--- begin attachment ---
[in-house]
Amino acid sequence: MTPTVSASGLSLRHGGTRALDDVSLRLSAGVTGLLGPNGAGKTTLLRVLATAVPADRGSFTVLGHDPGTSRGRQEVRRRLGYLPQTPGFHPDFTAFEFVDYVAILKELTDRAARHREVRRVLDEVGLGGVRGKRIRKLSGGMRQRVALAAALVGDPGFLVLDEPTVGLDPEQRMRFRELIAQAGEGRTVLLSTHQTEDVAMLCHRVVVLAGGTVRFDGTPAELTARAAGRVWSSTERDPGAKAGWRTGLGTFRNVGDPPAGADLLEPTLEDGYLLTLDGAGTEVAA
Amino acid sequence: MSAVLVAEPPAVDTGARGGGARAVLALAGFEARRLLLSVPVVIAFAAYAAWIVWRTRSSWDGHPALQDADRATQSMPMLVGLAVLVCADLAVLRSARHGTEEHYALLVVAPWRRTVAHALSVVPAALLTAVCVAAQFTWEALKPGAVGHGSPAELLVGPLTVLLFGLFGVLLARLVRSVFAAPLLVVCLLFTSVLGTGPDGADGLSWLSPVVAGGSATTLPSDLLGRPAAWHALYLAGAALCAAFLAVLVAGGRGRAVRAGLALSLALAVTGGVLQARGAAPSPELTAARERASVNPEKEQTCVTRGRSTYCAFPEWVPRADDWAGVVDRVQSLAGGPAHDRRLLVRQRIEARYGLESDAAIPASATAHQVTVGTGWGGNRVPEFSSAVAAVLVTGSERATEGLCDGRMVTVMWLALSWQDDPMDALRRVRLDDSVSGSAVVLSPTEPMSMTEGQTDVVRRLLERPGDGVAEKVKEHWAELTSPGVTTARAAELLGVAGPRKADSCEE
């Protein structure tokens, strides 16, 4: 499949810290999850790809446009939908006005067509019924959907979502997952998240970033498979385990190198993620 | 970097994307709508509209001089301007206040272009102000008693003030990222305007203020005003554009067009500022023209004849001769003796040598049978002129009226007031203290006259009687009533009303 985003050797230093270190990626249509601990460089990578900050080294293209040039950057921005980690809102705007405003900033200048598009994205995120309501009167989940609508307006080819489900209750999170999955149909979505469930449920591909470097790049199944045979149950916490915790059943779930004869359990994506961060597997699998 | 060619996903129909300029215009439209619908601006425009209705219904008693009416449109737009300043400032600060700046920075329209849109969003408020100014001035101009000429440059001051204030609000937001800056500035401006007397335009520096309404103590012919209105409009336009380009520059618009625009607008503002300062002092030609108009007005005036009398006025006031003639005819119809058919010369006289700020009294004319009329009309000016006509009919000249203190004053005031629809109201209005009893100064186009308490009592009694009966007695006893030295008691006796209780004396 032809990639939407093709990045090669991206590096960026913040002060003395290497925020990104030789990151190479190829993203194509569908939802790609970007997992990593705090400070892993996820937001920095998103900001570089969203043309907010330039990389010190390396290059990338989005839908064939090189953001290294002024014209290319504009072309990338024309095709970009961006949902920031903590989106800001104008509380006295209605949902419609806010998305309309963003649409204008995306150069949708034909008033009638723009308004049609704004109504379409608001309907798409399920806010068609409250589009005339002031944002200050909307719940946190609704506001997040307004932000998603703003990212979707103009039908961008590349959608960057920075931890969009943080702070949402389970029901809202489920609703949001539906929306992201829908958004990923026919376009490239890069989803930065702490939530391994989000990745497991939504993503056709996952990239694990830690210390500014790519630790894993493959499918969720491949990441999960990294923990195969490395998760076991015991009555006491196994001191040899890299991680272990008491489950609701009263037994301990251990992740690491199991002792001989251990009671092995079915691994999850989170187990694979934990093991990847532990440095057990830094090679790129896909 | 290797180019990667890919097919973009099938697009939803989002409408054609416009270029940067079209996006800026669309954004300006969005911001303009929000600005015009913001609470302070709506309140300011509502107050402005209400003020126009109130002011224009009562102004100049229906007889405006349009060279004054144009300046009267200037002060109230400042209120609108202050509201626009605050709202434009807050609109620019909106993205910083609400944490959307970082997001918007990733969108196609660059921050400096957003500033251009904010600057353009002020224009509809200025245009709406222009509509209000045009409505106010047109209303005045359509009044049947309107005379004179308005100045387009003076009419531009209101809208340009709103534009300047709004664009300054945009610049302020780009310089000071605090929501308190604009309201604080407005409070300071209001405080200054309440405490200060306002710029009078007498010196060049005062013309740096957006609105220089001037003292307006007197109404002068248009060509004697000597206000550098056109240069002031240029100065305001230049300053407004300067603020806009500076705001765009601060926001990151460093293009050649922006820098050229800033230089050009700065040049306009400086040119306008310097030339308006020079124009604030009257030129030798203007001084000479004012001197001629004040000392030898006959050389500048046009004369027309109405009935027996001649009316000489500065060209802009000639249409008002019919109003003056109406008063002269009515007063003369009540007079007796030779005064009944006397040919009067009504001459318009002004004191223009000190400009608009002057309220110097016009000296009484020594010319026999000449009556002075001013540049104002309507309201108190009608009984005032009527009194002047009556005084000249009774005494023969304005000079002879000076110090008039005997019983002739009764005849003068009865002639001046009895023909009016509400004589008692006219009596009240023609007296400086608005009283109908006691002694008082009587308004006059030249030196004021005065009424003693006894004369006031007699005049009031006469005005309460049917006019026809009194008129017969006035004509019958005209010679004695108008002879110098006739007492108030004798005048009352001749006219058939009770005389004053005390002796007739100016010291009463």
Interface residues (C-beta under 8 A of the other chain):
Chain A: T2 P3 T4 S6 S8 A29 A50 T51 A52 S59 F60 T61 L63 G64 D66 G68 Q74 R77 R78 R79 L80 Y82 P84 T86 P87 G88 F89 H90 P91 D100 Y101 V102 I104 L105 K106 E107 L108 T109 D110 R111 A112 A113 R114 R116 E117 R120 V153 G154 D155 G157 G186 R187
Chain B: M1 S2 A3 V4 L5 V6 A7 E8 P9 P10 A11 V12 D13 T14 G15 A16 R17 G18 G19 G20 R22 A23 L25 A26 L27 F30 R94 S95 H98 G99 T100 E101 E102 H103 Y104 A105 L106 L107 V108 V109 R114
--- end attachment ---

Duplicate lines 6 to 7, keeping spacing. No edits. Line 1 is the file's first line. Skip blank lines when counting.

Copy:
Chain A: T2 P3 T4 S6 S8 A29 A50 T51 A52 S59 F60 T61 L63 G64 D66 G68 Q74 R77 R78 R79 L80 Y82 P84 T86 P87 G88 F89 H90 P91 D100 Y101 V102 I104 L105 K106 E107 L108 T109 D110 R111 A112 A113 R114 R116 E117 R120 V153 G154 D155 G157 G186 R187
Chain B: M1 S2 A3 V4 L5 V6 A7 E8 P9 P10 A11 V12 D13 T14 G15 A16 R17 G18 G19 G20 R22 A23 L25 A26 L27 F30 R94 S95 H98 G99 T100 E101 E102 H103 Y104 A105 L106 L107 V108 V109 R114